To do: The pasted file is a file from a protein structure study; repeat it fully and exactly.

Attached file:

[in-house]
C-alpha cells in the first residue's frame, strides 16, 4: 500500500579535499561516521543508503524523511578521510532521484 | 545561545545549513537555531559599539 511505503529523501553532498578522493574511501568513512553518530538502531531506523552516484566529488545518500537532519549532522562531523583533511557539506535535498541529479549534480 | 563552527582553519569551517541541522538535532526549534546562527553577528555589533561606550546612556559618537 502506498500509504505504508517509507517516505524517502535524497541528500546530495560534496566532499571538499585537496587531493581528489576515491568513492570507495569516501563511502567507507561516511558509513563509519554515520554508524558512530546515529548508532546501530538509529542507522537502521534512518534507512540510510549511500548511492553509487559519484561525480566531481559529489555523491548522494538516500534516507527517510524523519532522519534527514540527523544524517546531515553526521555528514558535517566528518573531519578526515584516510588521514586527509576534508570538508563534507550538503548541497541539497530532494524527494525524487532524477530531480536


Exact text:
[in-house]
C-alpha cells in the first residue's frame, strides 16, 4: 500500500579535499561516521543508503524523511578521510532521484 | 545561545545549513537555531559599539 511505503529523501553532498578522493574511501568513512553518530538502531531506523552516484566529488545518500537532519549532522562531523583533511557539506535535498541529479549534480 | 563552527582553519569551517541541522538535532526549534546562527553577528555589533561606550546612556559618537 502506498500509504505504508517509507517516505524517502535524497541528500546530495560534496566532499571538499585537496587531493581528489576515491568513492570507495569516501563511502567507507561516511558509513563509519554515520554508524558512530546515529548508532546501530538509529542507522537502521534512518534507512540510510549511500548511492553509487559519484561525480566531481559529489555523491548522494538516500534516507527517510524523519532522519534527514540527523544524517546531515553526521555528514558535517566528518573531519578526515584516510588521514586527509576534508570538508563534507550538503548541497541539497530532494524527494525524487532524477530531480536